It was in such an atmosphere of powerlessness by the state that the Phalange militia stepped in. The vacuum created by the inability of the government to interfere either against the Israelis, the Palestinian commandos or the Phalange militia encouraged the formation of a multitude of other independent and illegal militias: Chamoun of the NLP had his Tigers, Jumblatt had his Druze militia of the PSP, president Frangieh formed his Marada, Amal had its Shia fighters, The Syrian National Party had its own fighters as did the Nasserites and the Tashnaq party. All of these fighters had to be paid a monthly wage of $200 to $450 per month which was beyond the financial capabilities of these local groups. This potential shortfall was resolved, as is often the case, through foreign patronage and a greater dependence on the Drug trade.
In the same way that the influx of Palestinian refugees into Lebanon was caused primarily by events totally out of the control of Lebanon (the Six Day War and then the Black September operation) the heroin trade was being substantially transformed by events that Lebanon had no control over. Lebanese heroin had the reputation of being the purest in the world and so it was sought after by traffickers from all over the globe. Omar Makkouk, Sami Khourys’ chemist, was supplying Allen-Rud of Miami who was reputed to have about 80 % of US distribution under his command.
These conditions, however, were not to last. President Nixon had waged his “war on Drugs”, convinced Turkey to clamp down on cultivation of poppies and morphine production in addition to the cooperation of President Pompidou in France who also marshaled more French resources to fight drug traffickers. The net result of this was relentless pressure on drug dealers in Marseille and a decline in heroin revenue in Lebanon. This new drug regime made it easier for the Palestinians to get involved by offering their camps for the consummation of drug deals away from the eyes of the Lebanese police. This new hierarchy led to many confrontations between the Phalange militia and the Palestinian commandos such as the Dikwaneh-Tal-Zatar clashes that aggravated the relationship between the fighters. But yet the militias had to generate adequate revenues to purchase the arms and to pay the wages for their members that numbered in the 1000’s. This conundrum was resolved through illegal ports for drug exports and the illegal imports of all sorts of goods.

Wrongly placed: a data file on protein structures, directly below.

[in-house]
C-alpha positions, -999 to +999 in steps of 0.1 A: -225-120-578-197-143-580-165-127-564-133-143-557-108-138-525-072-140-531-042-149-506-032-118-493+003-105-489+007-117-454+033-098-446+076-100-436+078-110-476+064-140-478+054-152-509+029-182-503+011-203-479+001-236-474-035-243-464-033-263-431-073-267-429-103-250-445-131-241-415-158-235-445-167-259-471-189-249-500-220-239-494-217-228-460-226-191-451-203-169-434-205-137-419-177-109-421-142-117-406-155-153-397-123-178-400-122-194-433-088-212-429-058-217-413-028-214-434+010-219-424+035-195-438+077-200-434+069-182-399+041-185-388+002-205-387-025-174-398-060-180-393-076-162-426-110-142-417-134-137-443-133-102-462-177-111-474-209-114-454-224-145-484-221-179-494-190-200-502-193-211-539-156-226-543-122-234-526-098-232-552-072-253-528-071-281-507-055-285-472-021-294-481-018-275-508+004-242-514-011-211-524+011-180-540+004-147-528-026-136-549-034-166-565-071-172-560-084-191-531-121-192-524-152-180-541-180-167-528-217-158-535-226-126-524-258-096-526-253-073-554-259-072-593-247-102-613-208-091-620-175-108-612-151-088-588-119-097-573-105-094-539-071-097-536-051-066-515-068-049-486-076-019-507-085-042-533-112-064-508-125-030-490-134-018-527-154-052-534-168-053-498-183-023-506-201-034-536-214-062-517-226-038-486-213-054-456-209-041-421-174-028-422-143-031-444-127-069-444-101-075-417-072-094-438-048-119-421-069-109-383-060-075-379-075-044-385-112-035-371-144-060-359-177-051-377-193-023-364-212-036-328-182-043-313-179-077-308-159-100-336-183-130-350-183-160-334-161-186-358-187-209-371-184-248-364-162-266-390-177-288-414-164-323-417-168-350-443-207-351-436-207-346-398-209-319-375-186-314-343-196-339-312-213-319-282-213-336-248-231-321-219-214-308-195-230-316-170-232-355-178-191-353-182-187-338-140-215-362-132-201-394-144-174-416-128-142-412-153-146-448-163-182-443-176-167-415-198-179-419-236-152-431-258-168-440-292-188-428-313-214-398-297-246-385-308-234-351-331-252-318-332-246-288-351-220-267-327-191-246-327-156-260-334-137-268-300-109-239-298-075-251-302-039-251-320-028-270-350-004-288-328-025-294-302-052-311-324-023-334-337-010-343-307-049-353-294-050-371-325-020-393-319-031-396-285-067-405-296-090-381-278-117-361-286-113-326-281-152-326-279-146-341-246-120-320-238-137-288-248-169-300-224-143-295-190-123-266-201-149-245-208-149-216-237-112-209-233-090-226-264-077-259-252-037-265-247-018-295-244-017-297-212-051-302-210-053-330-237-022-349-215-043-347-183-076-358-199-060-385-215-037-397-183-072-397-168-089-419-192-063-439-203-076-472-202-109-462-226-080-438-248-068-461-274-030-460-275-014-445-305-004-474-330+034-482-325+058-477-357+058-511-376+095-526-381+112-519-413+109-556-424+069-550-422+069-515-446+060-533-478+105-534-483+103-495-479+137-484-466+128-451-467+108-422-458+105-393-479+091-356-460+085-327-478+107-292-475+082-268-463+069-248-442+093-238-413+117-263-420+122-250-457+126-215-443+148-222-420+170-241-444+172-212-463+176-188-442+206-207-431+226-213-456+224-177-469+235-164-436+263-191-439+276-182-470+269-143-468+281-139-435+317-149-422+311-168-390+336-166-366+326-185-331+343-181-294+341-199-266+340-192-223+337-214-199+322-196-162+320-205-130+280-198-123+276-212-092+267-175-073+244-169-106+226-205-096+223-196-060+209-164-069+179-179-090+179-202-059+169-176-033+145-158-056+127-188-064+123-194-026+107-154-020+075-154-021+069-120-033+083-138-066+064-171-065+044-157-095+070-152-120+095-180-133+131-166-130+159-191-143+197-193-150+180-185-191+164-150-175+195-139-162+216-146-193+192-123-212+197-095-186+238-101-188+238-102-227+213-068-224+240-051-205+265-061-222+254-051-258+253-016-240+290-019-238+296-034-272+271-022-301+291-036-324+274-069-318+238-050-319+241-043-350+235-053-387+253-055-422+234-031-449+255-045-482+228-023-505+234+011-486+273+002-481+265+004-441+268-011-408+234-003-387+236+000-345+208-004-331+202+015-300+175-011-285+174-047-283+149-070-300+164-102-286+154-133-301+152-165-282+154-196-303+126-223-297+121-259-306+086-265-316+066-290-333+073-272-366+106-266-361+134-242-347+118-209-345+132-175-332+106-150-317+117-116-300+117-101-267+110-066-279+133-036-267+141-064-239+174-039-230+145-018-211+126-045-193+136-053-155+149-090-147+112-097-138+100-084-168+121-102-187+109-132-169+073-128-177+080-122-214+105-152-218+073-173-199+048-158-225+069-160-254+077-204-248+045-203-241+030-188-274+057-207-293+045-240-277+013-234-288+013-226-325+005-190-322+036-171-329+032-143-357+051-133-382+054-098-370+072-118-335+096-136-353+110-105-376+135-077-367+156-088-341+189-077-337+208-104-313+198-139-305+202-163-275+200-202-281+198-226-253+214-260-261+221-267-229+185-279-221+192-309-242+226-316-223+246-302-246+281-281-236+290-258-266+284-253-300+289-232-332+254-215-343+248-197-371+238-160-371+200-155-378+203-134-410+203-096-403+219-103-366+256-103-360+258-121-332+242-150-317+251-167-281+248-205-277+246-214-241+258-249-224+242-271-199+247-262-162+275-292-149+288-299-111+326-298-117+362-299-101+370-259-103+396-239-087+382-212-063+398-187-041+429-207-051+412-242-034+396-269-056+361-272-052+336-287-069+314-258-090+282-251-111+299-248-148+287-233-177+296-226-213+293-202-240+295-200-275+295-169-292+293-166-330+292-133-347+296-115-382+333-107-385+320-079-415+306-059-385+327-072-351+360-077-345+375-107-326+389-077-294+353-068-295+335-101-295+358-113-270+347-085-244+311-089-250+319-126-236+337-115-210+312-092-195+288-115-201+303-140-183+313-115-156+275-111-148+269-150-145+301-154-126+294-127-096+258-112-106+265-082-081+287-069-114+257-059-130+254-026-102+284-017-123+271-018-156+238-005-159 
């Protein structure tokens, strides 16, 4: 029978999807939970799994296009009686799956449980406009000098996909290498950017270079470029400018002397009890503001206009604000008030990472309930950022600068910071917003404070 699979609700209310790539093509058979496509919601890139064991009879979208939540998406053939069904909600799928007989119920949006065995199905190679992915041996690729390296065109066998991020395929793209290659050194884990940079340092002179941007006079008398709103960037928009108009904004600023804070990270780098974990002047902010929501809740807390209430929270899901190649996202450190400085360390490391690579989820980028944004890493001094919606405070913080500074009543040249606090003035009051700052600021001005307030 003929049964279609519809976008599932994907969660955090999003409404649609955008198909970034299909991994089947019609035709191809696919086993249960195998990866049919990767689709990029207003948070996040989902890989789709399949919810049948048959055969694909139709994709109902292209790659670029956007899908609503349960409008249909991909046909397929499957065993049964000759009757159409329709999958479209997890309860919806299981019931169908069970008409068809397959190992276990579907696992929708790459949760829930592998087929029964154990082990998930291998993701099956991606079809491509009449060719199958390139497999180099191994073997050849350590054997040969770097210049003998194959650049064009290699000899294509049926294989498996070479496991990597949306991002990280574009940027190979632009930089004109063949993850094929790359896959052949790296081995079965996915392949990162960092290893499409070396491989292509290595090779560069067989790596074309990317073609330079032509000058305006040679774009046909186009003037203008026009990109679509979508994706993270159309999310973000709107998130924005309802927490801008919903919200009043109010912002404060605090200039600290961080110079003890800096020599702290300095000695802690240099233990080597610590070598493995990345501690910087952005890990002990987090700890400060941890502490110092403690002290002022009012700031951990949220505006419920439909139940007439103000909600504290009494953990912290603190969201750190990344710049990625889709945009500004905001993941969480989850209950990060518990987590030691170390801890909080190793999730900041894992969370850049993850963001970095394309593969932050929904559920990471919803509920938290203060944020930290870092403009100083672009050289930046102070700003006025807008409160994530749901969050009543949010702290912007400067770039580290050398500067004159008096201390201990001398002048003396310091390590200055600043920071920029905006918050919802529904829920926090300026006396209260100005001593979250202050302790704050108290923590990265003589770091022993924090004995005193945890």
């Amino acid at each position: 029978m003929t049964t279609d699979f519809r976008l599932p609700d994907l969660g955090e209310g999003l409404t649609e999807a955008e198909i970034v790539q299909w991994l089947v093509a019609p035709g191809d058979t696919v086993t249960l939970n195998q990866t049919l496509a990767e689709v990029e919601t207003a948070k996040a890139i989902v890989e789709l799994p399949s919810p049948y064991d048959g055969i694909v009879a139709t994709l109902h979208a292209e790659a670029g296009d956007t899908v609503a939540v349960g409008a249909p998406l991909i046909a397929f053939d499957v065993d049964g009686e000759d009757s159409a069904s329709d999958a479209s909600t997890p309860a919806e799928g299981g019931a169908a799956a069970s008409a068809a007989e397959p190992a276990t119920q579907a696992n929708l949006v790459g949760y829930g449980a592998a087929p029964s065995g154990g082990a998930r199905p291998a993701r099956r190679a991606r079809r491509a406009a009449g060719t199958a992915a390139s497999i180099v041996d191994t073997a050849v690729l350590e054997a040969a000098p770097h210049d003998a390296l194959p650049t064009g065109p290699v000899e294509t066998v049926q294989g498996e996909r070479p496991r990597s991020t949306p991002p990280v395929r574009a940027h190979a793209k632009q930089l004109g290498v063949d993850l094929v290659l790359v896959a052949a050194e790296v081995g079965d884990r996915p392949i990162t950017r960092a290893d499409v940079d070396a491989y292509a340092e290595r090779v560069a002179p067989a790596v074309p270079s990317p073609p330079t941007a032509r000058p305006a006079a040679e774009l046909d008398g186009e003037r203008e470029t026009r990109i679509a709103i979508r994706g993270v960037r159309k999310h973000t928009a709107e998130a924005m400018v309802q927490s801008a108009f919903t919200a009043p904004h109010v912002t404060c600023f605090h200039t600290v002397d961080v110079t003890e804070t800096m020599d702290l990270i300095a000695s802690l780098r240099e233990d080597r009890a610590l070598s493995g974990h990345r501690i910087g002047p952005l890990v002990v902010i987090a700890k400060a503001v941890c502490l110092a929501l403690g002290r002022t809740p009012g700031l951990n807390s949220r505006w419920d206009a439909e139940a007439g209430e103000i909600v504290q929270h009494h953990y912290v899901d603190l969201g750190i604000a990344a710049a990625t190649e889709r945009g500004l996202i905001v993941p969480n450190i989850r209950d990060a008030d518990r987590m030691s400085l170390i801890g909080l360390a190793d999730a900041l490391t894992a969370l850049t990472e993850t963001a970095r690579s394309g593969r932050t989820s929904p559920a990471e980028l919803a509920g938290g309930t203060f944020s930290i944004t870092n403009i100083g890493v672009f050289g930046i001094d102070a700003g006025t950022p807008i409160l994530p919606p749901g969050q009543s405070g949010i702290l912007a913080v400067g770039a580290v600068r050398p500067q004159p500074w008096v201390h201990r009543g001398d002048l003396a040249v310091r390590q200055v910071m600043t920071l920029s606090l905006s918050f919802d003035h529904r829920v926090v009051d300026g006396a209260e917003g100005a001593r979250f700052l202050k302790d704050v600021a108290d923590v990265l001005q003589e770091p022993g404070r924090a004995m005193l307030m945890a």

The fight to control ports became the trigger for the Lebanese civil war. A firm; Protein; was awarded the right to control fishing at Sidon. But Protein was a Chamoun outfit whose Tigers “earned a reputation for undisputed thugery… (and) its job was aiding the Chamoun family business empire and protecting its smuggling rackets”. This decision led to street demonstrations and the shooting death of Marouf Sa’ad and was reversed. The next day the increased tension between the antagonists worsened as the Phalangists mowed down 27 Palestinians in response to 2 Phalangists that were murdered earlier.
These tragic events led to demonstrations and counter demonstrations and militia rule all across the country. This chaotic set up also encouraged the Israelis to launch two attacks one in May 1975 and the other in August 1975. Obviously both were not opposed by the Lebanese army whose impotence encouraged disintegration of the country into fiefdoms and road bloc executions based on the ID card religious affiliation. Lebanon had become the theater of operations of Gaddafi, GCC, Israel, CIA and all sort of “wing groups … (that) began to arm by night”. Soviet arms poured in from Latakia, Syria as well as Tyre, Sidon and Tripoli. Not to be outdone the right-wing militias purchased arms from Western Europe with funds supplied by the GCC. The Christian militias in particular were looking for further funds and so “in return for drugs European smugglers reportedly provided arms via Zurich, Berne and Hamburg”.
A major figure in these deliveries was Sarkis Soghanlian, a Syrian Armenian, who grew up in Lebanon, served in the French Army and was married to an American in Beirut. You can’t get more cosmopolitan than that. The efforts by Mr. Soghanlian, the largest arms broker in the world, to supply the Lebanese right –wing militias were also augmented by those of Samuel Cummings, Adnan Khashoggi, other CIA operatives and the state of Israel. Weapons from all over the world and of all levels of sophistication were pouring in through the illegal ports. All were paid for either through direct gifts or through illegal activities that were primarily drug based. By September 1975 “The Maronite militias killed one another for control of the port of Beirut… they fought for the hashish trade and for the right to rob … (a) particular bank”. Lebanon had fallen as low as a state could fall.